Google Cloud CMO Alison Wagonfeld kicked off Day 2 here at Google Cloud Next 2018.

Note: Here’s the Day 1 recap

Alison quickly handed it off to Garrick Toubassi, VP of Engineering at G Suite, who opened with this stat:

“Since last year we’ve added 1 million new paying businesses to G Suite.”

This was in addition to a few other figures worth noting:

  • 80 million students worldwide are working with G Suite; and,
  • 91% of all phishing attacks begin with an email (Google blocks 10 million bad messages every minute).

Garrick also mentioned “Confidential Mode,” which gives users greater control of their email, including which emails offer forwarding access, etc. It’s a move that has fans and critics alike (Gennie Gebhart and Cory Doctorow of the Electronic Frontier Foundation address the challenges here).

Garrick also announced Cloud Search, which brings Google’s search expertise to Google Drive (I’m super excited about this as search within cloud-based content storage is notoriously problematic either in how it surfaces results or how it disrupts your working experience). He said an enterprise-ready version of Google Voice is coming to G Suite, and that Drive Enterprise will be available as a standalone offering (Drive, by the way, will surpass 1 billion users by the end of this week).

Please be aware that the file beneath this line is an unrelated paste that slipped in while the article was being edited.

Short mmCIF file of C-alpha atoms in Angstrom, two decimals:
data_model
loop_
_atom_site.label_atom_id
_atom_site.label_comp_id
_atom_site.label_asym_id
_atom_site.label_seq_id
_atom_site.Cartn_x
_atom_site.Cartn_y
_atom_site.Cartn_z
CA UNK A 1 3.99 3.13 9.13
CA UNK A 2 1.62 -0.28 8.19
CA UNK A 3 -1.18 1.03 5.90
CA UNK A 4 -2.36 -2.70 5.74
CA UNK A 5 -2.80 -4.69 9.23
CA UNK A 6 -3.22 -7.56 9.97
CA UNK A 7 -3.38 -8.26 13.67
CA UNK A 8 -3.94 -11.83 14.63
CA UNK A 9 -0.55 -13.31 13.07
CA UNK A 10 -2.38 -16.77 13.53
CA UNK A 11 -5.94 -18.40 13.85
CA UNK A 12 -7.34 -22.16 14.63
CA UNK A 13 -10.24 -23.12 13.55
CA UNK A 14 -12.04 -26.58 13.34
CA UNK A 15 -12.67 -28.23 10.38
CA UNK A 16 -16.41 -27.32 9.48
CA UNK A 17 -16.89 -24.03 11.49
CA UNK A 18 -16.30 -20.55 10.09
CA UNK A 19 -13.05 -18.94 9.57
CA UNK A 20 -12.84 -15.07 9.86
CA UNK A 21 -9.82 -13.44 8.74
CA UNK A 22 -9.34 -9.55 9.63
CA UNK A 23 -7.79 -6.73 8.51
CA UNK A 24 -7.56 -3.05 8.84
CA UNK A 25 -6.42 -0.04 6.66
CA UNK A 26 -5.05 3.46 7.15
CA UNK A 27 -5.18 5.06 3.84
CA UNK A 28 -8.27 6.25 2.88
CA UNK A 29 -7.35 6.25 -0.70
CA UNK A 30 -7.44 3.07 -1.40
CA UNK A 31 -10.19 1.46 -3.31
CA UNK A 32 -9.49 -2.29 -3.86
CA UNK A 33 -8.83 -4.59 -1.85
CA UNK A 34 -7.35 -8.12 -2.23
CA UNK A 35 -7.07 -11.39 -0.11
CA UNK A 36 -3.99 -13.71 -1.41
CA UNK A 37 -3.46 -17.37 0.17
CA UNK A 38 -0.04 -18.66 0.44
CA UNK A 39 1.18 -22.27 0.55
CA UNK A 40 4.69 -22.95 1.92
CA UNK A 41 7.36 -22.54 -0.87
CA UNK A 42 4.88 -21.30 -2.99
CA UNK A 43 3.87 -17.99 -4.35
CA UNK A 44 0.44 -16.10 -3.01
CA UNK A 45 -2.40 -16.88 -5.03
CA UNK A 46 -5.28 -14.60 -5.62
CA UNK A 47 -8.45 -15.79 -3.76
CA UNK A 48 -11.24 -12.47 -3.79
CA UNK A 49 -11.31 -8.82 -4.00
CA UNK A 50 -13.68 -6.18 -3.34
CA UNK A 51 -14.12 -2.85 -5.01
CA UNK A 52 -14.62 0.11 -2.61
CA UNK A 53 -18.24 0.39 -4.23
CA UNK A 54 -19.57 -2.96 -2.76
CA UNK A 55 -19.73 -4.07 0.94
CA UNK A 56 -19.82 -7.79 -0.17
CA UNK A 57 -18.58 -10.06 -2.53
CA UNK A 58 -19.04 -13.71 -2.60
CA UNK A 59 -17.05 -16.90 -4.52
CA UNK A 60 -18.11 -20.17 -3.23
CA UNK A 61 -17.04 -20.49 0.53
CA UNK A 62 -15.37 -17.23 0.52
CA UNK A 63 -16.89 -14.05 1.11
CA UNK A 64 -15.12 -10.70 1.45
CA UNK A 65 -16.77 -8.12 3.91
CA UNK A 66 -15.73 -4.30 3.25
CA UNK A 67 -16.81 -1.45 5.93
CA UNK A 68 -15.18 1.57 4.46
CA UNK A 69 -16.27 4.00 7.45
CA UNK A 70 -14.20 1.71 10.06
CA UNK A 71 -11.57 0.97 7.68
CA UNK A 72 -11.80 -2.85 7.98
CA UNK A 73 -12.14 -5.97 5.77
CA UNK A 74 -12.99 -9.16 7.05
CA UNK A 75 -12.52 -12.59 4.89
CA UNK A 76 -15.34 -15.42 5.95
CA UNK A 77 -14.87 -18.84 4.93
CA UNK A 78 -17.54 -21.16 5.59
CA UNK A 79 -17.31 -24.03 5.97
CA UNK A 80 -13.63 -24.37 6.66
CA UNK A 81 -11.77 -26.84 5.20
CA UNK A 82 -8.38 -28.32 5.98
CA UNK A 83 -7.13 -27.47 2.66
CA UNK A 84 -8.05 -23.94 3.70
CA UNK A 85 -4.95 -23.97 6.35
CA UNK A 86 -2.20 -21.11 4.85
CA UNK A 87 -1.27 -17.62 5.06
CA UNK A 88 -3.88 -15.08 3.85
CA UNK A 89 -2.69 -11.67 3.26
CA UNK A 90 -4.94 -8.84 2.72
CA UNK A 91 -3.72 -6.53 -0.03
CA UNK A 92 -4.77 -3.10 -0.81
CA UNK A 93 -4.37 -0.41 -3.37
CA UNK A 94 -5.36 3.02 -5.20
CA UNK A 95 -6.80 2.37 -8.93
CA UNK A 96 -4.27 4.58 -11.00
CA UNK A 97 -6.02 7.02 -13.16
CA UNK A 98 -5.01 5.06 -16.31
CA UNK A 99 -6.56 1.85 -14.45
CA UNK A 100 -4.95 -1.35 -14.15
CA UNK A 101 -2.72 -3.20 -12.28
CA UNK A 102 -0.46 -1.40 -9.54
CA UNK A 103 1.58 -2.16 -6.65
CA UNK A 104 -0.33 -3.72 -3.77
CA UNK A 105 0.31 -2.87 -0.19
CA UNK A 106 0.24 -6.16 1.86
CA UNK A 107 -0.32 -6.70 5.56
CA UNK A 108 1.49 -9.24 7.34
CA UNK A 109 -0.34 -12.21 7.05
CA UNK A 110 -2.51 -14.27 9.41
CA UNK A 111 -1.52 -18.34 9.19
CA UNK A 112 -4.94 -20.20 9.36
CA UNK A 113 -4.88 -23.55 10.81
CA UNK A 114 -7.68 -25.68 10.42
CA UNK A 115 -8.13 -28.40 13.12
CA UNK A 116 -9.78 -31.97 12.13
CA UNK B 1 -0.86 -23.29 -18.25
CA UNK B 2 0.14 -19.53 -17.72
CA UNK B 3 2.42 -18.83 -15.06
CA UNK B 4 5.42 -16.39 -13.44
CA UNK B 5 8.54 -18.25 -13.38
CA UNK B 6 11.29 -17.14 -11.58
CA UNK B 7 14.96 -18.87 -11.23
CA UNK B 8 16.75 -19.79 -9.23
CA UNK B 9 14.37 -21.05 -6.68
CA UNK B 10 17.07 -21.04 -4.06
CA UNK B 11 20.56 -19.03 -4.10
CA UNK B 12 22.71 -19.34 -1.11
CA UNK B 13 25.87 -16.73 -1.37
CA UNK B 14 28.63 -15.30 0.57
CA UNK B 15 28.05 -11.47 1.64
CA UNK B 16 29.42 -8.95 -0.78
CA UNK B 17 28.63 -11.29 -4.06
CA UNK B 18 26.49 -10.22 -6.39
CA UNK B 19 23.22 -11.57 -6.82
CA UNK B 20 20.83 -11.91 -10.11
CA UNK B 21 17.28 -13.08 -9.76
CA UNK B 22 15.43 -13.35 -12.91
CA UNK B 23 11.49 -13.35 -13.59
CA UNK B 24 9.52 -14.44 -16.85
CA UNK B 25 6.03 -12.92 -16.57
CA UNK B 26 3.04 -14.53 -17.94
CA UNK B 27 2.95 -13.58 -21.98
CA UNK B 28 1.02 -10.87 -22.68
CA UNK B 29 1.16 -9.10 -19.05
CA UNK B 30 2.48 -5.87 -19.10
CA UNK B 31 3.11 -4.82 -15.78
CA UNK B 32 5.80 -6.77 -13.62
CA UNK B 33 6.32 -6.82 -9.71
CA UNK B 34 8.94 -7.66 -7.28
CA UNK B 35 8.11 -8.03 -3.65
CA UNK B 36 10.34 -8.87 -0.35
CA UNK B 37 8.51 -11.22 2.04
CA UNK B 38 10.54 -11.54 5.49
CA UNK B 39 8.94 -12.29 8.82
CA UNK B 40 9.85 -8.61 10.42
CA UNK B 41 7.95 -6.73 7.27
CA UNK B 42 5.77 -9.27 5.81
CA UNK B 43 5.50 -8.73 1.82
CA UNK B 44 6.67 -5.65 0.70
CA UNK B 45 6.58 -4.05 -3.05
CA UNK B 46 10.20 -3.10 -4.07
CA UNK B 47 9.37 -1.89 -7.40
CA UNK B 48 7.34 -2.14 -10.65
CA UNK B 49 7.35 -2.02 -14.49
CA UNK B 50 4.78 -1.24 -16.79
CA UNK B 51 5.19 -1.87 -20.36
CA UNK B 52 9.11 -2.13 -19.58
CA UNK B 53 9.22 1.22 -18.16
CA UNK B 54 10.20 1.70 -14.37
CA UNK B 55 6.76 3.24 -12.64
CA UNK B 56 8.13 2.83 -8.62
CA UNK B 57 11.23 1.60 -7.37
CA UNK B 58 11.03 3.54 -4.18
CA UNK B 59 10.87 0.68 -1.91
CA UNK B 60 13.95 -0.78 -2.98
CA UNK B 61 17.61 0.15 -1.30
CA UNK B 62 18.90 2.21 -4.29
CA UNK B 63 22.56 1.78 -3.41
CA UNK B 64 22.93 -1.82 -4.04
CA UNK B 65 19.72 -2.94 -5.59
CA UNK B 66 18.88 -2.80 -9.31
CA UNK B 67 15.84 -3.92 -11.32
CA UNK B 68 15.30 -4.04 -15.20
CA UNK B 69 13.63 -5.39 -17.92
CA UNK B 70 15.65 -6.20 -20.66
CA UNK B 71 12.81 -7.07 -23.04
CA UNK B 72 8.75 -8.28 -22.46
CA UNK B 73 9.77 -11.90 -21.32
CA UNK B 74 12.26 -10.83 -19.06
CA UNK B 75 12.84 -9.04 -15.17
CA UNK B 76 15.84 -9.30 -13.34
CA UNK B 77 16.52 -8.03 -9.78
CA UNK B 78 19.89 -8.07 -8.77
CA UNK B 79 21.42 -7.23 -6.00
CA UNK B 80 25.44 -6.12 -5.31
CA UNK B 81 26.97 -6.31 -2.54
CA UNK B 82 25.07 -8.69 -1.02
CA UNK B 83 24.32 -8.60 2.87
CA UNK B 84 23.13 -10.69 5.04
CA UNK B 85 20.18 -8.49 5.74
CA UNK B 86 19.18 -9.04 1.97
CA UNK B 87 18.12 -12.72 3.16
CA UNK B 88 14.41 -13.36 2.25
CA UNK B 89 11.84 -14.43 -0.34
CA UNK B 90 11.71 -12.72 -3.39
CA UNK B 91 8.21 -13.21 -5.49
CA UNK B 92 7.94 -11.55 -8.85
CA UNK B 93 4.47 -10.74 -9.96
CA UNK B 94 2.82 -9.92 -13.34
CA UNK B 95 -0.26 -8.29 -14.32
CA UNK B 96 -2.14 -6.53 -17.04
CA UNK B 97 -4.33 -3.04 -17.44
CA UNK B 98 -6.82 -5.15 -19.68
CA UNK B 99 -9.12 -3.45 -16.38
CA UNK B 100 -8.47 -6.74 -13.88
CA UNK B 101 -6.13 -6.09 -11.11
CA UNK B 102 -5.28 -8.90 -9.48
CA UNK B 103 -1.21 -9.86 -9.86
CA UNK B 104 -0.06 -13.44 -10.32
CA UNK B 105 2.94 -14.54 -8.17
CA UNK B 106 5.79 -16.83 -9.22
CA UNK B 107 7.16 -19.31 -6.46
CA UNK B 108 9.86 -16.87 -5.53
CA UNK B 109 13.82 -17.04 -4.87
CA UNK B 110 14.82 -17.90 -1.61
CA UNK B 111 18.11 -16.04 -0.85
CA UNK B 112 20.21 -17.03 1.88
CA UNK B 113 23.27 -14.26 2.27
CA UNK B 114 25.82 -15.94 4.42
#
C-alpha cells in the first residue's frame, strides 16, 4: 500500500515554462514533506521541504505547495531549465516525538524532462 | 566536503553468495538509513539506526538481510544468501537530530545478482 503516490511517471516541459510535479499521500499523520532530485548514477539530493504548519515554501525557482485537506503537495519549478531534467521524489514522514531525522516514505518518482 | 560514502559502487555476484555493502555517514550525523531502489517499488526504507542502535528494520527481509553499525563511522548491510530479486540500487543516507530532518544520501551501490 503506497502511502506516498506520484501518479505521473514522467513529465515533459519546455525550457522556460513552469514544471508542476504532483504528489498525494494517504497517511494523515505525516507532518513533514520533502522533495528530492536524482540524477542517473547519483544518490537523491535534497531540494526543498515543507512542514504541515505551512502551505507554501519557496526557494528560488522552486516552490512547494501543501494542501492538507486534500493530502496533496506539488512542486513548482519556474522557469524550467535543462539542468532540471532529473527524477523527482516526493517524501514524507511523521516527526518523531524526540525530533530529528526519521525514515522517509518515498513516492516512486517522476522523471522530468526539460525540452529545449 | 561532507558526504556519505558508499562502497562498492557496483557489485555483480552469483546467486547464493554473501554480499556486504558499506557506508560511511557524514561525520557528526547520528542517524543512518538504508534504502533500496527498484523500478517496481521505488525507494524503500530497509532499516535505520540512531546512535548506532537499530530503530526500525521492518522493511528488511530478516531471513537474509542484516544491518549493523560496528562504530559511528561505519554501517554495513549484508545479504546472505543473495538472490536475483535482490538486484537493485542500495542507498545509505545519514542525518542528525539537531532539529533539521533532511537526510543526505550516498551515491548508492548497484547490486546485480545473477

At Google Cloud Next 2018, Google announced Edge TPU, a purpose-built ASIC designed to run AI at the edge. Credit: Google

He then handed it off to Rajen Sheth, Director of Product Management at Google Cloud Artificial Intelligence, who talked about how AI will become the foundation of computing in the next twenty years, announced BigQuery ML, and then invited Miguel Angel Campo-Rembado from 20th Century Fox to endorse it.

A glimpse into BigQuery ML:

BigQuery ML

The take-home words of wisdom from Rajen, not verbatim:

“90% of data within an enterprise is unstructured data… it’s important that we bridge the gap between the tens of thousands who know how to develop deep learning models from scratch and the millions of developers who would like to better leverage the power of deep learning.”